So there is a lot of angst around who gets to go to the market.
Plus, having seen the market, I can tell you this.
It’s pretty fun.
It’s full of color, chatter, banter. Great deals on clothes and food. Some of the most gorgeous produce I’ve ever seen. Jars and jars of local honey. Brilliant mounds of spices.
The market is fun. The market is not the camp.
So yes. It’s a big deal.
And it’s not surprising that the kids who had been waiting in hopes of getting on the bus, should it not be full, began pushing and shoving and climbing up the bus steps, past me and the volunteer coordinator.
I wasn’t sure what to do. Am I allowed to physically move these kids? Do I let them on the bus? We can’t over-crowd the bus because Refugee Support is careful to follow all local laws; we can’t afford any trouble with the police.
So we blocked the children from getting on and enlisted the help of a couple of IOM (International Organization for Migration – a branch of the UN) guys who work on site. One of them helped translate, and after a dozen or so lively conversations, most of the problems were solved. The bus gradually filled up with peaceful residents, but there was one problem.
This was a man who had come into the grocery store that week and had gotten quite excited about a misunderstanding and the volunteer coordinator had to ask him to stop shouting at us.
So when we saw him approaching the bus with his wife, we both took a big gulp. He insisted, loudly, that he needed to go with his wife, and he would not listen to our ‘one per household rule.’ He had two wives, he said, he needed to be with one of them. By this time he was standing toe-to-toe with our volunteer coordinator, who climbed up onto the bus steps to look him in the eye (he was quite tall and she is … not) and when he tried to push past her, she said loudly, No. She did not give an inch.
Meanwhile, I’m standing on the ground beside him, with the jostling children pushing me up against the angry man. He continued shouting at the Vol Coordinator and she kept standing her ground. We eventually enlisted the help of the translator again, and convinced the man to wait until the other adults arrived, and see if there was extra space.
There was mass confusion at this point – people were pushing to get off and pushing to get on; children were trying to scramble up the steps, the bus driver was rolling his eyes; the IOM guys were trying to translate for other adults who wanted to bring small children on the bus – “he’s asked very nicely to bring his very tiny daughter…”
Finally, it appeared that there were enough spaces for all the adults who were waiting. They trooped onto the bus, including the angry man, and then I got on to see if there were any spaces for any of the children who had been waiting. But the IOM guy suggested we not take any, since it would just cause hard feelings to let some go and not others. As I was counting the empty seats, I sensed the bus moving. The driver had made the executive decision to leave without the children, and frankly, I was relieved. I sat in the trundle seat beside the driver and breathed out what seemed like an inordinate amount of air from my lungs.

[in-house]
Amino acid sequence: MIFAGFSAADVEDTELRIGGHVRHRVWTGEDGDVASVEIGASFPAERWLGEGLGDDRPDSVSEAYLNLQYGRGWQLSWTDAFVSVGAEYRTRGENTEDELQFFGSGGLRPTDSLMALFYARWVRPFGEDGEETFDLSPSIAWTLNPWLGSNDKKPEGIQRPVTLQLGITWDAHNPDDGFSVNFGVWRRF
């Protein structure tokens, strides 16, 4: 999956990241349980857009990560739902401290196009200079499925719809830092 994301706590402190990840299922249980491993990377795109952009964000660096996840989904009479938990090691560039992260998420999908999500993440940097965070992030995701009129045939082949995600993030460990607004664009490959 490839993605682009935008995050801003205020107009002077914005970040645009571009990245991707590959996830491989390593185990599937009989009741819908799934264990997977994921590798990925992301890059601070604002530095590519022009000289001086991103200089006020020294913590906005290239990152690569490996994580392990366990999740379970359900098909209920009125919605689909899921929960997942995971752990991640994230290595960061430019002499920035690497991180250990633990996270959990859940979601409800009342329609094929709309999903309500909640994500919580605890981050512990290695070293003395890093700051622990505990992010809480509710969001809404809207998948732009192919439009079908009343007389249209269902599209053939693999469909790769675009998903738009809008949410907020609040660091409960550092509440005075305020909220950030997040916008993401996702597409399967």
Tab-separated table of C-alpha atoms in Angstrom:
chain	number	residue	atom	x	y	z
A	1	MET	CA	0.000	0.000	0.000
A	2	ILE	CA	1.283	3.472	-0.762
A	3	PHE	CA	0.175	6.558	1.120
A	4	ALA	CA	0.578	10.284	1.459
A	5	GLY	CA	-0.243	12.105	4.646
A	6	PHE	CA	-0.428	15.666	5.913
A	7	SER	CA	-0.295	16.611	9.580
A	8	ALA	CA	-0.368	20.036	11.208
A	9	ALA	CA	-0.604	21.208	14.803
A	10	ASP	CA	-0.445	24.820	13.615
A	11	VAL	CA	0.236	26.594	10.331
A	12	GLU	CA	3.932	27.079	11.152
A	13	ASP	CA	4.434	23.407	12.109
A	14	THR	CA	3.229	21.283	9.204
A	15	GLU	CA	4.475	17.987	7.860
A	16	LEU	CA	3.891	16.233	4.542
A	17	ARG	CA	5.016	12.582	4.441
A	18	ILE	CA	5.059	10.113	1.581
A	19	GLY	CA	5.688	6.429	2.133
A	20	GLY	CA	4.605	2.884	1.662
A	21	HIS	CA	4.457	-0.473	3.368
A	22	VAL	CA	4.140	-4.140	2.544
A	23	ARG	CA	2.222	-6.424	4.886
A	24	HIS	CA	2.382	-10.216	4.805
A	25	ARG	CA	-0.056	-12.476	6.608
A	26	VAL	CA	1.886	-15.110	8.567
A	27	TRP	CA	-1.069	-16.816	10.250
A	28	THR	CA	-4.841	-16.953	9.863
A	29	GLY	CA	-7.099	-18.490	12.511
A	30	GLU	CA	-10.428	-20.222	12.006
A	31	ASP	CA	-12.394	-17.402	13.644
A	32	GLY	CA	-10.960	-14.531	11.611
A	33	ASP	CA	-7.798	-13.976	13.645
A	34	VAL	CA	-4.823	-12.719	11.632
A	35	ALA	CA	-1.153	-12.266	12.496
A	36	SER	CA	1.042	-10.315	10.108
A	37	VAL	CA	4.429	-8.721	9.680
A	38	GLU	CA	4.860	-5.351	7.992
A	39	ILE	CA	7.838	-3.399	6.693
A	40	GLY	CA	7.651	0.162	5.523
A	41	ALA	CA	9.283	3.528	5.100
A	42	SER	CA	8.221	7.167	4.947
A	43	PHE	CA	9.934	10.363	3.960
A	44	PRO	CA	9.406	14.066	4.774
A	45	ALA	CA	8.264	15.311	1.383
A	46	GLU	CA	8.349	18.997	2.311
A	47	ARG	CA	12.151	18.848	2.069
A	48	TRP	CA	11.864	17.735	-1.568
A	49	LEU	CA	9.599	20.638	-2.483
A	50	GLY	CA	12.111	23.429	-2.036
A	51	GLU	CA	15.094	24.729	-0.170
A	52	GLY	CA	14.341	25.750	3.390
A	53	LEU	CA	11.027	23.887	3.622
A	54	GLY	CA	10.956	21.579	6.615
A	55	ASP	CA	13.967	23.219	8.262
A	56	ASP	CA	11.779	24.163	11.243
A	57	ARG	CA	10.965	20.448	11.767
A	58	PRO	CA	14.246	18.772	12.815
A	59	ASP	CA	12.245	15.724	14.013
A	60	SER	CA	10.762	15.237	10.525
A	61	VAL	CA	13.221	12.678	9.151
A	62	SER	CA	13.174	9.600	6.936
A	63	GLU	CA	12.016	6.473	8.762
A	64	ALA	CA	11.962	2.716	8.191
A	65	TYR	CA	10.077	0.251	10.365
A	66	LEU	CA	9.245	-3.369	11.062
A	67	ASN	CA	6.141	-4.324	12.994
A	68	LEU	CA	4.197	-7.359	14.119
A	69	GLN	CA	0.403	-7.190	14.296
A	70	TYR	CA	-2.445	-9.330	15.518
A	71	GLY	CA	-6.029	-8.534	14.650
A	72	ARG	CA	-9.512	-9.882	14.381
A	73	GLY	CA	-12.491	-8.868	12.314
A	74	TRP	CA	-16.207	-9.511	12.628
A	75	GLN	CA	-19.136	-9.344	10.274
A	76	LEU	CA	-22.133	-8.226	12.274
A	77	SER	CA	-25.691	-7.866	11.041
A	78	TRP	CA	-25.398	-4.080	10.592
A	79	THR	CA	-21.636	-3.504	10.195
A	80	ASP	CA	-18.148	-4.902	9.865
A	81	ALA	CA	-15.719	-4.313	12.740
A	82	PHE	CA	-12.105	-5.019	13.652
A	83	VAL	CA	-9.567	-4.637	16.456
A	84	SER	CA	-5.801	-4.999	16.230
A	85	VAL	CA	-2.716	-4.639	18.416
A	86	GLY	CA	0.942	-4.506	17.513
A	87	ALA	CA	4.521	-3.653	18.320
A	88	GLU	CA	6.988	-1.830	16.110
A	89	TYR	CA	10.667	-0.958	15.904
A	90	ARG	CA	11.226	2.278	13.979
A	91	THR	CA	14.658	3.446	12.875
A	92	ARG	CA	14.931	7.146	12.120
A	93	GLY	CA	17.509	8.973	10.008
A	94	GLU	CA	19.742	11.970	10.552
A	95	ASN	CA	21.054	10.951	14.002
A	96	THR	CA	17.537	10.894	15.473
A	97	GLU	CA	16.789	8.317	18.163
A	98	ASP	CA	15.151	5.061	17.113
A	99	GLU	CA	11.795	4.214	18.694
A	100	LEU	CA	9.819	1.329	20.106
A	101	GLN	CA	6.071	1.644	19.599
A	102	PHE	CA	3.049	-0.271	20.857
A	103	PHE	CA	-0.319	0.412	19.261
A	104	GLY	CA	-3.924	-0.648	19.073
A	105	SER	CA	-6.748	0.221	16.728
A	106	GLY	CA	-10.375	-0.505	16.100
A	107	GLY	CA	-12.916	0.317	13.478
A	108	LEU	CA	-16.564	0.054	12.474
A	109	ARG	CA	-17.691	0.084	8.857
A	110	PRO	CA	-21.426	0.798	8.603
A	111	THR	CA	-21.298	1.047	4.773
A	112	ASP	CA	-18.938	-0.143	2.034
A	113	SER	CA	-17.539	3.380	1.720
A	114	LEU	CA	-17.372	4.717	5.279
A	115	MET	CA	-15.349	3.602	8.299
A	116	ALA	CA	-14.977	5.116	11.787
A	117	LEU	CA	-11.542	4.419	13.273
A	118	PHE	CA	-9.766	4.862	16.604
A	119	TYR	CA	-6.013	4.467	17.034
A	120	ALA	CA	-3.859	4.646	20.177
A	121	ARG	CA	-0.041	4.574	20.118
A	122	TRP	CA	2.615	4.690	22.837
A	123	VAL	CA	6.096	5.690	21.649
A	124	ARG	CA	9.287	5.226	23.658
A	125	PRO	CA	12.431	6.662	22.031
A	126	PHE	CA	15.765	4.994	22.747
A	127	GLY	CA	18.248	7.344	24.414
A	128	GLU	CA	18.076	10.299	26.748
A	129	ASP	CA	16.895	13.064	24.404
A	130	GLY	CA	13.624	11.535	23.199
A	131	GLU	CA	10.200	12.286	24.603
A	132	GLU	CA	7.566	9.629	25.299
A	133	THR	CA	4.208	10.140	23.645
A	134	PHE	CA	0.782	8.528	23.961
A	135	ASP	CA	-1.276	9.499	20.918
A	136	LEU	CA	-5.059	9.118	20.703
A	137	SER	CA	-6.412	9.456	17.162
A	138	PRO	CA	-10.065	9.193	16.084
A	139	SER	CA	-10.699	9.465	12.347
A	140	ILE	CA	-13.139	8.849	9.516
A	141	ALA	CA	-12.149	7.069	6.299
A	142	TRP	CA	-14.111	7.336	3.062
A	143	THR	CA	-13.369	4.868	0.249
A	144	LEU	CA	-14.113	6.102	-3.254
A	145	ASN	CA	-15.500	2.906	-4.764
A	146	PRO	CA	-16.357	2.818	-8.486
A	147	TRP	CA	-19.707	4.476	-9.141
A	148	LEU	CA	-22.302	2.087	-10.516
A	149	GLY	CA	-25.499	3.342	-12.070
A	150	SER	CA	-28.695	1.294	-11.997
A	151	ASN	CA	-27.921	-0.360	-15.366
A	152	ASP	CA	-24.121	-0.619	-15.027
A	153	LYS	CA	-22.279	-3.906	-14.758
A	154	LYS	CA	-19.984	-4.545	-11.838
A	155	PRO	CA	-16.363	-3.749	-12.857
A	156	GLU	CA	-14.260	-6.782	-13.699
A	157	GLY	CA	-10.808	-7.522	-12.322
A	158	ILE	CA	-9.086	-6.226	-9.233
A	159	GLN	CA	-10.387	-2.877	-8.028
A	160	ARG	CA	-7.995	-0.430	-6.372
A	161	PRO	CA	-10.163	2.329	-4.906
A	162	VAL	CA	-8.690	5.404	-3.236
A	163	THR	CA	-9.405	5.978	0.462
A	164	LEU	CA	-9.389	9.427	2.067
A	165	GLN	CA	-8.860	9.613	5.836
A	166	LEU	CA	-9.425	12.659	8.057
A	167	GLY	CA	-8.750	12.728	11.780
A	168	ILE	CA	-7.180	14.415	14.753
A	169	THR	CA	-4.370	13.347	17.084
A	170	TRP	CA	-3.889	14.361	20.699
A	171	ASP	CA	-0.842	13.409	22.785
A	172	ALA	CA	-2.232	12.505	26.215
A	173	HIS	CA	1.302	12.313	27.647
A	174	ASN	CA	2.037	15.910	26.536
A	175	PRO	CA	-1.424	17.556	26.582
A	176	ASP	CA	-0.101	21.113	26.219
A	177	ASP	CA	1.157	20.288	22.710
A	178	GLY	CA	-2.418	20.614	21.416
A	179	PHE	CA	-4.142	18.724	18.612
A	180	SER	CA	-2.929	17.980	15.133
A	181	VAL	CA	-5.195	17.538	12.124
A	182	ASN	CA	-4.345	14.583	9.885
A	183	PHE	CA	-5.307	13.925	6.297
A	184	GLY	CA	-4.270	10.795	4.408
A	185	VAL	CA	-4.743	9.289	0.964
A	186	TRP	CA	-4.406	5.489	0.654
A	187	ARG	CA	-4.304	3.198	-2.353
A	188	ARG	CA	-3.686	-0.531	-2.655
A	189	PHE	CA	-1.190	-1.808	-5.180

By then the bus was utterly peaceful. People had accepted that their children /husbands /wives/ brothers /parents could not accompany them, and off we went.
When we arrived at Andravida everyone piled off the bus. I called out as they filed past me that we were to meet back here at 12:30, but they all brushed me aside; they all seemed to know the routine.
My mission at the market was to buy socks and gloves for the residents using the donation kindly given by Kay and Ken Grove. I followed along with the crowd through the streets lined with stalls – huge bins of fresh fish – tiny ones, slippery ones, floppy ones – gorgeous lettuces, fresh herbs, kale, cabbage, courgettes, aubergines and more. The aromas shifted as you moved past, with the fish, herbs and spices the most pungent.
I heard what I thought was a ruckus but it was only a couple of men hawking their wares, competing with each other to reach the swarms of people squeezing between the stalls. Further up were stalls with clothing, and finally I found socks. I made my way to several stalls and compared prices, before finding one that offered to sell me 53 pairs of socks for 53 Euro.
I then found a guy who had billions of pairs of gloves. I was hoping to get the thick fleece ones, but they were beyond my price range. I settled for some thinner knitted gloves, and remembered to ask someone to take a photo of me with the vendor. The founder of Refugee Support likes to post pictures of us supporting the local economy – presumably it helps keep our relationship with the Greek folks steady.